BY LIN DAVID
When Nicholas Tsinoremas, director of University of Miami’s Center for Computational Science (CCS), and Richard Bookman, special advisor at UM, walked into Sawsan Khuri’s office and pitched the idea of hosting the Places and Spaces: Mapping Science exhibition, she was thrilled to be given the opportunity to lead the innovative exhibit. Places and Spaces is a collection of data visualizations that capture snapshots of reality in time and space and present them in informative, beautifully designed maps. Khuri, director of engagement of CCS, has long thought about bringing Places and Spaces to the University of Miami and had already obtained a copy of “Atlas of Science: Visualizing What We Know,” the book on which the exhibit is based. Katy Borner, information science professor at Indiana University, is the book’s author and the curator of the Places and Spaces: Mapping Science exhibition. She explained that the collection, which now includes 100 maps, is meant to “inspire cross-disciplinary discussion on how to best track and communicate human activity and scientific progress on a global scale.”
The Places and Spaces exhibit is one of the latest examples of the increasing importance of cross-disciplinary work, team science and scientific data visualization. It can be viewed as a team science initiative that promotes collaborative efforts across multiple fields at the university. For the Places and Spaces exhibit, CCS came together with the College of Arts and Sciences, the School of Communication, the School of Architecture and the Otto G. Richter Library to make the project possible. The Lowe Art Museum was also involved, as were central media relations and facilities personnel. This was the first time the university had brought together so many diverse departments and schools to work together on a single project. The effective teamwork between all these entities was what made the exhibit so successful at UM.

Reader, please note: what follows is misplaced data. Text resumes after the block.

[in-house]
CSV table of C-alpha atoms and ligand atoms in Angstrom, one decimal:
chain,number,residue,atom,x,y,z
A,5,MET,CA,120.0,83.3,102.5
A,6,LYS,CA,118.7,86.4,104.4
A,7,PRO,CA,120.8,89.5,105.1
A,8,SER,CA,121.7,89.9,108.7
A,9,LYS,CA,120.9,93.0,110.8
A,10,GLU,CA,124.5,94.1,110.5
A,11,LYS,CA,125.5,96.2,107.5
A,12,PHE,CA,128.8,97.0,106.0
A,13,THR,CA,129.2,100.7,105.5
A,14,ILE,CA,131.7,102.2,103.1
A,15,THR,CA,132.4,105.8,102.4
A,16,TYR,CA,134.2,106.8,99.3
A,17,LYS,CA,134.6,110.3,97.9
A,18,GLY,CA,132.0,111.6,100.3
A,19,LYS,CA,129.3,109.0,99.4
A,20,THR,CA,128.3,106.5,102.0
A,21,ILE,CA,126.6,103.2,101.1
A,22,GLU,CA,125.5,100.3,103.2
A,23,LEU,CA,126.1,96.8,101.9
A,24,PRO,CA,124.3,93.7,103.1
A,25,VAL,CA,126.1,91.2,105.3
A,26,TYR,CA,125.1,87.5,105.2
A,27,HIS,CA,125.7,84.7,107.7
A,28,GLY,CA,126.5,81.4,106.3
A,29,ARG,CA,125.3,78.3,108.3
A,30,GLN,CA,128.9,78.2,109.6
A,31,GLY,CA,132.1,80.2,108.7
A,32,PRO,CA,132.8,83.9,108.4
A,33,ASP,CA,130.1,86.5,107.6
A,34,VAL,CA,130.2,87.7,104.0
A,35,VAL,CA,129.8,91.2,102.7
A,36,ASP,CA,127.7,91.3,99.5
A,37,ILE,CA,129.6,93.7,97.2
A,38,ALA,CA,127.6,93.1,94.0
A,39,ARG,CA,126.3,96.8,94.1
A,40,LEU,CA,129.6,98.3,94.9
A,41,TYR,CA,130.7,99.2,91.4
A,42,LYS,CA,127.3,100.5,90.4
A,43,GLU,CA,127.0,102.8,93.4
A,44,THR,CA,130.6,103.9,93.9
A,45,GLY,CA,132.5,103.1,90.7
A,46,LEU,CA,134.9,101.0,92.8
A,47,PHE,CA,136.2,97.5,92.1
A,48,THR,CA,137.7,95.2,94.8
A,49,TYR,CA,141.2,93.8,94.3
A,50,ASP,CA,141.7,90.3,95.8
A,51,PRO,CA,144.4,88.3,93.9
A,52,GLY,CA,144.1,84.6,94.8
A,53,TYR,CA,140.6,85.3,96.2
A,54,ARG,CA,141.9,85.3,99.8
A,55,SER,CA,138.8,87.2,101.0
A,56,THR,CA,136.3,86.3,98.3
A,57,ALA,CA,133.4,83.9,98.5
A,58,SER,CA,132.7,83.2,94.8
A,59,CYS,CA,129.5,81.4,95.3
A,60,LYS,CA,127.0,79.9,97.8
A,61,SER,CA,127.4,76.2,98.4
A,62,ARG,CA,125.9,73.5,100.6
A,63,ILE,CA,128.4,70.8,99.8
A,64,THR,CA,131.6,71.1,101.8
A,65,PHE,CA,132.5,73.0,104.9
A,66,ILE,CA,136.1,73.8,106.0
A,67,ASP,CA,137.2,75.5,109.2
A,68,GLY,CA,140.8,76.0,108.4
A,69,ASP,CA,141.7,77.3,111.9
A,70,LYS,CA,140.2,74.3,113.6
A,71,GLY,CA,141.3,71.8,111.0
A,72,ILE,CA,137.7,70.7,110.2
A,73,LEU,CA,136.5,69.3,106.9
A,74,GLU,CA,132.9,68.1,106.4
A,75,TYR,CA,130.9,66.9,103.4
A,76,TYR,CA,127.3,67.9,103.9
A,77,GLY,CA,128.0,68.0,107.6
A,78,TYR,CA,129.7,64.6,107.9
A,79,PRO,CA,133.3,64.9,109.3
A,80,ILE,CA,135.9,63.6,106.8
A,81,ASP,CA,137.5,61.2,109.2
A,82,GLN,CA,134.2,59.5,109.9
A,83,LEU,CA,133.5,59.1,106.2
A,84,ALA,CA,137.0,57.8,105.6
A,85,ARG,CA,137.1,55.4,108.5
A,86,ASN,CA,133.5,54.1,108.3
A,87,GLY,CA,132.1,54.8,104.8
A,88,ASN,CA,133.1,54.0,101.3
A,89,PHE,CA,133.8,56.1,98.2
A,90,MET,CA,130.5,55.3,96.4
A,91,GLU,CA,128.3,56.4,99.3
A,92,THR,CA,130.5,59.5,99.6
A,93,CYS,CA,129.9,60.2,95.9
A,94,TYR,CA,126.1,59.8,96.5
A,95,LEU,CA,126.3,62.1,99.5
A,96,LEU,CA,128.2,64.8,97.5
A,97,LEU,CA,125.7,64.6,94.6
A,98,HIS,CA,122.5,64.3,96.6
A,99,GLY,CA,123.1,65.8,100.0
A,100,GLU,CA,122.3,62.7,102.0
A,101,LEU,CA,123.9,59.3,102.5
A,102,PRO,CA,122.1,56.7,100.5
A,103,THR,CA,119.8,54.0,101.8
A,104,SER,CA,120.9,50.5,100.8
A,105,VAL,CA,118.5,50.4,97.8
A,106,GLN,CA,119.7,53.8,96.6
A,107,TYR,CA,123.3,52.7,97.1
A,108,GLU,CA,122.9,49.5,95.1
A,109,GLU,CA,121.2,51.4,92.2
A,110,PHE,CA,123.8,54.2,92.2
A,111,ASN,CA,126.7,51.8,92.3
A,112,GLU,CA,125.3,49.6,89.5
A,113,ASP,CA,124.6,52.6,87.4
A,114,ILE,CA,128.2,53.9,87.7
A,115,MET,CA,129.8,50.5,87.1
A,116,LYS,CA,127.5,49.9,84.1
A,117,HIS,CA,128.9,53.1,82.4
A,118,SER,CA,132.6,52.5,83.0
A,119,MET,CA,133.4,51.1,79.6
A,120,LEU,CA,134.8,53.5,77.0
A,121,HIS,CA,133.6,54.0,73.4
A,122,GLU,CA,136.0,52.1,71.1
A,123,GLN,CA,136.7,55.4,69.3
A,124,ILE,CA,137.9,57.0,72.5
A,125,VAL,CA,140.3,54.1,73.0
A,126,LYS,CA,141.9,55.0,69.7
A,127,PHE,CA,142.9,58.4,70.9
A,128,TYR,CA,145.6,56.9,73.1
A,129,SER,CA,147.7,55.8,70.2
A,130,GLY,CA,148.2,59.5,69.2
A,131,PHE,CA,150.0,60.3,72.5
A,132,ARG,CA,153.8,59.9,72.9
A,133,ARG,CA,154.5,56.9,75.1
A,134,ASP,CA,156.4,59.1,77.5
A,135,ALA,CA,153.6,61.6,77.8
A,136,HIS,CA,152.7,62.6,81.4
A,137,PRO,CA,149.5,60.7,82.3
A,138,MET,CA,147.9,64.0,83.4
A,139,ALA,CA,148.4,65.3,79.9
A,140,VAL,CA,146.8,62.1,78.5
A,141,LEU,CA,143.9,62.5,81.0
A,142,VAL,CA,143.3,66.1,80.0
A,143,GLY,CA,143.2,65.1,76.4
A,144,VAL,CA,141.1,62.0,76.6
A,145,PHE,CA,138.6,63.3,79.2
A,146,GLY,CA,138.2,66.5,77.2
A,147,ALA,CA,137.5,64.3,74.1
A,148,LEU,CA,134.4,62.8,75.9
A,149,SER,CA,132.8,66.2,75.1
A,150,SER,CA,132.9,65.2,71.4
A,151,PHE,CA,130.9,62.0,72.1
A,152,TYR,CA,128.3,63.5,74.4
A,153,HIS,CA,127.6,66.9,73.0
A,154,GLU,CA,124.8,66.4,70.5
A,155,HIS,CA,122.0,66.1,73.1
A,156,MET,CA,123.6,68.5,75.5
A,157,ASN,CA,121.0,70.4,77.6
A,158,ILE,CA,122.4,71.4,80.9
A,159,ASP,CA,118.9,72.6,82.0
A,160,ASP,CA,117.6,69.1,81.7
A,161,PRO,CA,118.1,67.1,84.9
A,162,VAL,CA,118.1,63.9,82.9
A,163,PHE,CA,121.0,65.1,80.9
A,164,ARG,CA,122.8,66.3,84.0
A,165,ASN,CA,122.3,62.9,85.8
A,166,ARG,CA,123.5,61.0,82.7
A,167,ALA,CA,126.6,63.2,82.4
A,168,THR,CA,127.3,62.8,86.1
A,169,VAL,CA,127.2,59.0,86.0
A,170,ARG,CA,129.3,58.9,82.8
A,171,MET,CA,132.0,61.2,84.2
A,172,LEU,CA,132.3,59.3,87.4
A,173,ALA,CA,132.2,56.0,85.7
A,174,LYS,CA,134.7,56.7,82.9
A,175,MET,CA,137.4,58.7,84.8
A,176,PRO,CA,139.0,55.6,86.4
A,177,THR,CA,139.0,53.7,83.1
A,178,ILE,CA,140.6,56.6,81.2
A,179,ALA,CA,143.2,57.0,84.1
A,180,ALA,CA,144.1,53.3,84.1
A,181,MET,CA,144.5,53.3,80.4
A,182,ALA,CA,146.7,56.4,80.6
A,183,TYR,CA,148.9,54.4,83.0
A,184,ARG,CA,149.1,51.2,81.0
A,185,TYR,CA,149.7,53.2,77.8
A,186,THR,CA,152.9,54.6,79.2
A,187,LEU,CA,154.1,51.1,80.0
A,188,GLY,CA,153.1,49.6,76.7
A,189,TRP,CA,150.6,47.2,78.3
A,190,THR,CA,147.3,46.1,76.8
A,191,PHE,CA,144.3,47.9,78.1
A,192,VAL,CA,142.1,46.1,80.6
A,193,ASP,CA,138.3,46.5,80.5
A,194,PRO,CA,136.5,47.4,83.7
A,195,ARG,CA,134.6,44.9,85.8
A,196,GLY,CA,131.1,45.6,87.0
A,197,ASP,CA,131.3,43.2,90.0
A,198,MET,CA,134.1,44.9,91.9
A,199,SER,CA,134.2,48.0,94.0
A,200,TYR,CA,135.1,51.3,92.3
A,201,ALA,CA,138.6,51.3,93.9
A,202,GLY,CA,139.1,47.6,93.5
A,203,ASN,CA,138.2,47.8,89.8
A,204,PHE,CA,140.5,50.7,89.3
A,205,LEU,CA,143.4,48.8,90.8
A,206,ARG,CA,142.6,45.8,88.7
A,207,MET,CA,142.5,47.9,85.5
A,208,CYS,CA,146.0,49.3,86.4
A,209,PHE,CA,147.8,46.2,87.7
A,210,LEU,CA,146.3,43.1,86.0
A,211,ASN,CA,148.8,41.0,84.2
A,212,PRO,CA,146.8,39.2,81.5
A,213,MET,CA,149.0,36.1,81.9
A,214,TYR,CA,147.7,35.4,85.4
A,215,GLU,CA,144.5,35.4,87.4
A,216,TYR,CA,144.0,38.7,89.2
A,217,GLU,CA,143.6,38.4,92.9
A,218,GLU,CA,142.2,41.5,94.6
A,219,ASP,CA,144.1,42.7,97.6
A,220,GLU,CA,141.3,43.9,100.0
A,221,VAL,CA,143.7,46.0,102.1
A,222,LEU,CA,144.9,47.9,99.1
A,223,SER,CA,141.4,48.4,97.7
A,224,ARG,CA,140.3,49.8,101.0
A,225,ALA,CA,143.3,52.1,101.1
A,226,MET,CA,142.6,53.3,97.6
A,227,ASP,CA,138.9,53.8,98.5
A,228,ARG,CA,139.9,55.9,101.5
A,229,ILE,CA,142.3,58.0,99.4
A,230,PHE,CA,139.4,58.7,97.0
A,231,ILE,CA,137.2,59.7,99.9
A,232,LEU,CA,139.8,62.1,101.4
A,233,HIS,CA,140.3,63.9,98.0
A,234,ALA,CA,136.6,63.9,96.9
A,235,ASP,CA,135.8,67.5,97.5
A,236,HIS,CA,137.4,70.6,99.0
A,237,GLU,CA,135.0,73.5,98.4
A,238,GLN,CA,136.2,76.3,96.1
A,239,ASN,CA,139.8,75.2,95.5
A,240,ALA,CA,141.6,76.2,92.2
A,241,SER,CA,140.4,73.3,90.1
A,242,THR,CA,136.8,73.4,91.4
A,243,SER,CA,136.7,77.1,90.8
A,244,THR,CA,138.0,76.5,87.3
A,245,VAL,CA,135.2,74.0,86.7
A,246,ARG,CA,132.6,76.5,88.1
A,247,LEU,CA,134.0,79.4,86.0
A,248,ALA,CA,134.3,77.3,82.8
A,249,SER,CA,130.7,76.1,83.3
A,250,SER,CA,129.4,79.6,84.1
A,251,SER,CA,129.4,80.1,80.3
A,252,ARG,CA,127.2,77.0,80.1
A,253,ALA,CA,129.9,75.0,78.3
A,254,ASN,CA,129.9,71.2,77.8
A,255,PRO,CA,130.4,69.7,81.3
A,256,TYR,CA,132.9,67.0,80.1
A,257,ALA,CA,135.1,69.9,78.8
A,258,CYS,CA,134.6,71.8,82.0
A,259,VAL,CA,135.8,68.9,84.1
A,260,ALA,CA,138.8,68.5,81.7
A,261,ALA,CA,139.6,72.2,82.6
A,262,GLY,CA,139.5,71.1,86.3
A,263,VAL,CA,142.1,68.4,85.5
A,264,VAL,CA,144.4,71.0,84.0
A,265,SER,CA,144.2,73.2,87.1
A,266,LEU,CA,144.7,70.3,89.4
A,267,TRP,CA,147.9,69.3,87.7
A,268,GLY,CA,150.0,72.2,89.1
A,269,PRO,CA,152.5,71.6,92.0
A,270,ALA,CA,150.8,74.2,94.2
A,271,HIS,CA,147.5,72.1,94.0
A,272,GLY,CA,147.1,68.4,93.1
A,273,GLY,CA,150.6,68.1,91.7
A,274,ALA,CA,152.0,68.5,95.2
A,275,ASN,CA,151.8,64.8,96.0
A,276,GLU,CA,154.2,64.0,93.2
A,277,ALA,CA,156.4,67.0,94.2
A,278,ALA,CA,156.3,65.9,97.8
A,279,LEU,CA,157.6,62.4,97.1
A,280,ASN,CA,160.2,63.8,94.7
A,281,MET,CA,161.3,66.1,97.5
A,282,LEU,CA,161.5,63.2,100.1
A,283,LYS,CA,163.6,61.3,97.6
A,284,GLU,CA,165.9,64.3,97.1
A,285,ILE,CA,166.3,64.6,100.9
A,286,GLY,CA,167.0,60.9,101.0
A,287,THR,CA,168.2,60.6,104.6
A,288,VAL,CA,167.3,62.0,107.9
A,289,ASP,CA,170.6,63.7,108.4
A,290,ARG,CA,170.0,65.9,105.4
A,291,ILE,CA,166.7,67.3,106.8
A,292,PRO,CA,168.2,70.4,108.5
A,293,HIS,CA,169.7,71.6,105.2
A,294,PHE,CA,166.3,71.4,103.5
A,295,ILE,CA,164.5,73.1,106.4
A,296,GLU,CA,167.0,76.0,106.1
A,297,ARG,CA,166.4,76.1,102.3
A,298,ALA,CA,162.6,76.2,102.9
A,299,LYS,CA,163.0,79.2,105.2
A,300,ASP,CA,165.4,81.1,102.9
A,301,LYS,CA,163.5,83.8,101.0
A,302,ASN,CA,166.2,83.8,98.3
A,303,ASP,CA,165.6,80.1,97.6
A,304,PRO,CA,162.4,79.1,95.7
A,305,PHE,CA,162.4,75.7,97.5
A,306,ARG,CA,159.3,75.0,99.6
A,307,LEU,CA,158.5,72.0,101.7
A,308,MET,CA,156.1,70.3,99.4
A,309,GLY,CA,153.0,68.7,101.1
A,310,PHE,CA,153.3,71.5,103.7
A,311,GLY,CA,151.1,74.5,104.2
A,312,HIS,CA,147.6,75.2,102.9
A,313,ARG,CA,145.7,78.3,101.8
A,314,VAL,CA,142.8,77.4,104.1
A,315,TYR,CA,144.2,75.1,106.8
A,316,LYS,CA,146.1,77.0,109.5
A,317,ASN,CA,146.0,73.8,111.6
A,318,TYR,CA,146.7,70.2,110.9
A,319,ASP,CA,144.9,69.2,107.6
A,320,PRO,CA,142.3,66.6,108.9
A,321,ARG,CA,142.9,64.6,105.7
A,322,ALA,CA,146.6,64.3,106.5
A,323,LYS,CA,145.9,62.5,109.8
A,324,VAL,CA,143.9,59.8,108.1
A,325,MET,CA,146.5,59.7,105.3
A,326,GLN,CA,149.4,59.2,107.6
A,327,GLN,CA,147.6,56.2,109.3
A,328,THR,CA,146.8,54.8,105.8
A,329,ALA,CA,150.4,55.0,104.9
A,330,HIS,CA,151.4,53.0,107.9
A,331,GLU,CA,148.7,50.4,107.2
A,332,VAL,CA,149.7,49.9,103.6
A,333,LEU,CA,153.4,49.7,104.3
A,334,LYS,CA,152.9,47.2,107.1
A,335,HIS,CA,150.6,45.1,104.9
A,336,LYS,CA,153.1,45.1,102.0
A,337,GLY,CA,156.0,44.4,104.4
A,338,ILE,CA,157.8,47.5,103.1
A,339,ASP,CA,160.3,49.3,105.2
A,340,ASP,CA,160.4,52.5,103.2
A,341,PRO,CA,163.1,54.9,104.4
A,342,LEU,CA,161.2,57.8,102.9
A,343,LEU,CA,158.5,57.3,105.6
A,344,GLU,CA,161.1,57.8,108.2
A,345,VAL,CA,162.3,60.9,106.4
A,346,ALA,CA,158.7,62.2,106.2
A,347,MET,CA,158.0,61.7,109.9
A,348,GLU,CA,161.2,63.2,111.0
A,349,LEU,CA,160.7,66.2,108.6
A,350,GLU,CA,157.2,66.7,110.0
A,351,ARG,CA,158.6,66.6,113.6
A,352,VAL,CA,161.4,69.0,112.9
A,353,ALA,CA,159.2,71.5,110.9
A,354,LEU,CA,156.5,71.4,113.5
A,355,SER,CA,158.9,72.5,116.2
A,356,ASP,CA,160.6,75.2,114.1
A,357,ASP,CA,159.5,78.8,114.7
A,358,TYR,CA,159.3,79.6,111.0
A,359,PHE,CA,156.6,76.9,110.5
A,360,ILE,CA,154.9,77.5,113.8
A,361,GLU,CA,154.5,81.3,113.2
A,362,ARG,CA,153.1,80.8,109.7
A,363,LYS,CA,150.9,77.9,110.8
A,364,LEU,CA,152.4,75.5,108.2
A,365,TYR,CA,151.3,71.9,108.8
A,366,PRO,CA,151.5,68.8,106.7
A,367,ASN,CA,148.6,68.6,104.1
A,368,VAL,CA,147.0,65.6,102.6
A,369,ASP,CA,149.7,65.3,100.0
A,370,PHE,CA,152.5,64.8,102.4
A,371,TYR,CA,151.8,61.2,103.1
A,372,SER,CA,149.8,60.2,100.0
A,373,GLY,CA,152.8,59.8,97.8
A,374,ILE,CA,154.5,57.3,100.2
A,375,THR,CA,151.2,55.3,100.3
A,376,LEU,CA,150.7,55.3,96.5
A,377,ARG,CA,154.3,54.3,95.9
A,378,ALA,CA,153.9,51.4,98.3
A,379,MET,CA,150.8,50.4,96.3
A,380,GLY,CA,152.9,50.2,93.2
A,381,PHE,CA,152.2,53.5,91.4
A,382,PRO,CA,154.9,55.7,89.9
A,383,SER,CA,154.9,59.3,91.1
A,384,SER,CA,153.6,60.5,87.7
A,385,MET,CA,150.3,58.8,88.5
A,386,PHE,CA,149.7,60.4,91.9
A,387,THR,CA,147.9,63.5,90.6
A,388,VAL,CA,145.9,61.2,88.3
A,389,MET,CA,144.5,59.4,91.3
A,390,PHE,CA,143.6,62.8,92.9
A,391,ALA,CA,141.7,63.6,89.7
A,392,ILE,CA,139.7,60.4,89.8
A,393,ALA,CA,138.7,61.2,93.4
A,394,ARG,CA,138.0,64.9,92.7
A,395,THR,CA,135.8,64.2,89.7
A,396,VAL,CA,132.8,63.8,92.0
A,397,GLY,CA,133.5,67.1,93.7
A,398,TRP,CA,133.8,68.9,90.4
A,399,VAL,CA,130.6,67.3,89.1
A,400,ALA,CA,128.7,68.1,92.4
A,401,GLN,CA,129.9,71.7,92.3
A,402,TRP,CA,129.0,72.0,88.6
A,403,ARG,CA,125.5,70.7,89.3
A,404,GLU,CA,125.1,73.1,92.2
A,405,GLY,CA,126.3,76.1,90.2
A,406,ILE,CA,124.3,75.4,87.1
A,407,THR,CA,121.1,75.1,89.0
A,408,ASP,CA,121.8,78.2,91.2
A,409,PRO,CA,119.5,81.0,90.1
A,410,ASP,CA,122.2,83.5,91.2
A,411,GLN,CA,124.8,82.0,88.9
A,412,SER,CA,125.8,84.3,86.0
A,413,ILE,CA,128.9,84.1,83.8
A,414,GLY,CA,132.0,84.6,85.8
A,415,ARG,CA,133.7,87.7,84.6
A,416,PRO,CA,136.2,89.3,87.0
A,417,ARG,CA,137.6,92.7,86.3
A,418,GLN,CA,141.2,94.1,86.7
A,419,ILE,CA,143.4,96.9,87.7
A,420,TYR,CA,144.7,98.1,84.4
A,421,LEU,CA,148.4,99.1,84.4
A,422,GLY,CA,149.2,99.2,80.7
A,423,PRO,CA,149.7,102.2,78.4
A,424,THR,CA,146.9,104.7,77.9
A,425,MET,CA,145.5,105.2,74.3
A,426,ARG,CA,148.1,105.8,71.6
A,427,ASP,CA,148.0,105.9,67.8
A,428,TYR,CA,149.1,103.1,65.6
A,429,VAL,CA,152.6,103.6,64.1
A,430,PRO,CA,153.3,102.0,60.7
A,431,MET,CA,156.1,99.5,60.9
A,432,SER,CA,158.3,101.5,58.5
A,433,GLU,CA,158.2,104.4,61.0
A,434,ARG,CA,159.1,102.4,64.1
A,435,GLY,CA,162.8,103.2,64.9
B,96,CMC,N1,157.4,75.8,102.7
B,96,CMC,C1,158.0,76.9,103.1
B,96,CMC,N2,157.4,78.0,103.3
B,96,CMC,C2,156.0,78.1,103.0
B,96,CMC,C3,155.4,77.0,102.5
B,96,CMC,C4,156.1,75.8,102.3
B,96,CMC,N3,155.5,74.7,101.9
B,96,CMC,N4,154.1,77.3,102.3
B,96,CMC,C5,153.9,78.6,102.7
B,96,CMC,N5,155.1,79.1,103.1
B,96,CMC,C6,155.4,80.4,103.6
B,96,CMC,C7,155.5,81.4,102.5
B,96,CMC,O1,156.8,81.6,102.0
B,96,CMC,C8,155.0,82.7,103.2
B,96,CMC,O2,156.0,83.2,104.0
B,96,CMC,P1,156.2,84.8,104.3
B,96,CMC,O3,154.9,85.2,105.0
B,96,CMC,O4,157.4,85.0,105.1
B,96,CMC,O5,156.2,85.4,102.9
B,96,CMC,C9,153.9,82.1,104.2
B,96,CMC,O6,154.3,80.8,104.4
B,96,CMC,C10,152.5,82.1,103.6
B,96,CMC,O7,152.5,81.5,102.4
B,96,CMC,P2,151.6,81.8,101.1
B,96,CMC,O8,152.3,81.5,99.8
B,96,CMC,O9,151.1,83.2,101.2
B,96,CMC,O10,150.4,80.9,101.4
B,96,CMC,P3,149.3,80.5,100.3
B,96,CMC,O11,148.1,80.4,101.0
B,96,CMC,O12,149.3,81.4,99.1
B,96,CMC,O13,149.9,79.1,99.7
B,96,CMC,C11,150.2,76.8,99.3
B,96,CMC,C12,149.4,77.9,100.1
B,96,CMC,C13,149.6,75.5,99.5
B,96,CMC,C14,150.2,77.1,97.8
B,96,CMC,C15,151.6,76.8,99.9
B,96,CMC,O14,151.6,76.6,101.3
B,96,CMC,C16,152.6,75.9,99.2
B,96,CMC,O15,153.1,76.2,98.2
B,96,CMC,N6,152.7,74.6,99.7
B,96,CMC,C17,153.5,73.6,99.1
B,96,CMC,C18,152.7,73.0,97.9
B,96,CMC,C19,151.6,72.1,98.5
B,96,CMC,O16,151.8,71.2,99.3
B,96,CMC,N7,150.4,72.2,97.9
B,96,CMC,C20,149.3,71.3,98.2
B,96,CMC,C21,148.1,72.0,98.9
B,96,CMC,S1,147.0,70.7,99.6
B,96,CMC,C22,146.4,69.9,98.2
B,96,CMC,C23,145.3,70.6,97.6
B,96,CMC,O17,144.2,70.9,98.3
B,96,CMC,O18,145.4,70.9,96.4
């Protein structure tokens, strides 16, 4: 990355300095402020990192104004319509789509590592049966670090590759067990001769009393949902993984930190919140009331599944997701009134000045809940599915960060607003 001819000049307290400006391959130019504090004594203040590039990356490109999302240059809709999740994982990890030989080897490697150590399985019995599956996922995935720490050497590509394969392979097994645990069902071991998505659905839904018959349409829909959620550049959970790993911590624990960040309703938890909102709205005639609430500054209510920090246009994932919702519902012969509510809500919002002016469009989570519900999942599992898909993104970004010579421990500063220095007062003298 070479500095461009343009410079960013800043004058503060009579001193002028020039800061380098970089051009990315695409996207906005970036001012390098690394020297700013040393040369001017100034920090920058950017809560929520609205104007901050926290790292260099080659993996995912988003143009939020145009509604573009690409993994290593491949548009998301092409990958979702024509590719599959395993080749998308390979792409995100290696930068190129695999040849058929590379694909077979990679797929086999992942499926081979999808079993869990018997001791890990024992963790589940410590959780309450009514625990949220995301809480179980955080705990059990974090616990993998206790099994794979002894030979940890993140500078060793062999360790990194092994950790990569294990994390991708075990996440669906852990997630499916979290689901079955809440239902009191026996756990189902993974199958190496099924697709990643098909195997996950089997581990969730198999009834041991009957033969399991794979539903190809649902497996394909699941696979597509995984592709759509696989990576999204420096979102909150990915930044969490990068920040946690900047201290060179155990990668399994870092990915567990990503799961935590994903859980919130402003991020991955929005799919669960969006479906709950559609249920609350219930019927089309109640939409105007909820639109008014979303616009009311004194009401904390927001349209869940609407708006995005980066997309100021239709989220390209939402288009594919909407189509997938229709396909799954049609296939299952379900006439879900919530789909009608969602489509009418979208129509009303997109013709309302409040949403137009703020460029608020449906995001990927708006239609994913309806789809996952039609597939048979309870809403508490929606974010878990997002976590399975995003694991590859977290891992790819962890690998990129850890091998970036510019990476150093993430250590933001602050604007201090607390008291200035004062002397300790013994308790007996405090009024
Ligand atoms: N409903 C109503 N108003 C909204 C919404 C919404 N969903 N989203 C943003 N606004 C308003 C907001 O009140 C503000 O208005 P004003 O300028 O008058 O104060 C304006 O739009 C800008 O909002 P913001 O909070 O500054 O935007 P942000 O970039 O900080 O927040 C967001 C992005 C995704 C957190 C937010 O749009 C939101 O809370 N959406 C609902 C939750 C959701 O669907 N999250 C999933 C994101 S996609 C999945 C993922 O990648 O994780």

This exhibit marks the first time all 100 maps of the Places and Spaces exhibit have been put on display at the same time, which presented a further challenge for the university. According to Khuri, all 100 maps combined required at least 600 linear feet of space, which is about the length of two football fields. The Richter Library provided the space to display half of the maps (including the three 3-D elements) and the School of Architecture put the other half on display at their Stanley and Jewell Glasgow Hall. The exhibit has brought about increased awareness of the importance of both data visualization as well as cross-disciplinary work at the University.
It is well-documented that the importance of working in teams is steadily increasing in importance in the academic world. Khuri is passionate about teaching the principles and dynamics of team science, a field concerning logistics and teamwork between scientists working together on a project. She has extensive experience in this novel field of teamwork; in fact, her career has been a team science story. She is a biologist who became fascinated by the computer science field and has been working in both fields ever since. In her role as director of engagement for CCS, Khuri is responsible for increasing cross-disciplinary research collaboration in computational science across UM. She is able to use her position as an opportunity to engage and connect colleagues from different schools within the institution.
The Center for Computational Science (CCS) was set up in 2007 directly under the provost. The mission of CCS is to “provide a framework for promoting collaborative and multidisciplinary activities across the University and beyond,” according to the UM CCS website. One of the biggest resources available to scientists and researchers who facilitate cross-disciplinary work at CCS is Pegasus 2, an IBM-built supercomputer that provides high-performance computing for researchers who need assistance with exceedingly complex calculations. Pegasus 2 is one of the largest and most powerful supercomputers housed by an academic institution. With tools like this at its disposal, UM CCS is poised to continue fostering interdisciplinary projects, weaving different fields of science together by means of its immense computing power.
“There are no endings. Places & Spaces may be leaving, but this is also the beginning of VizUM, a visualization project that will connect the visualization efforts already in place on the three UM campuses, and initiate new efforts as well,” Khuri said. The work Khuri and CCS have done with regard to cross-disciplinary work has been nothing but successful. Their efforts have shown that it is a valuable skill to understand how to work in teams and, once it has been mastered, fruitful projects and events have no choice but to transpire.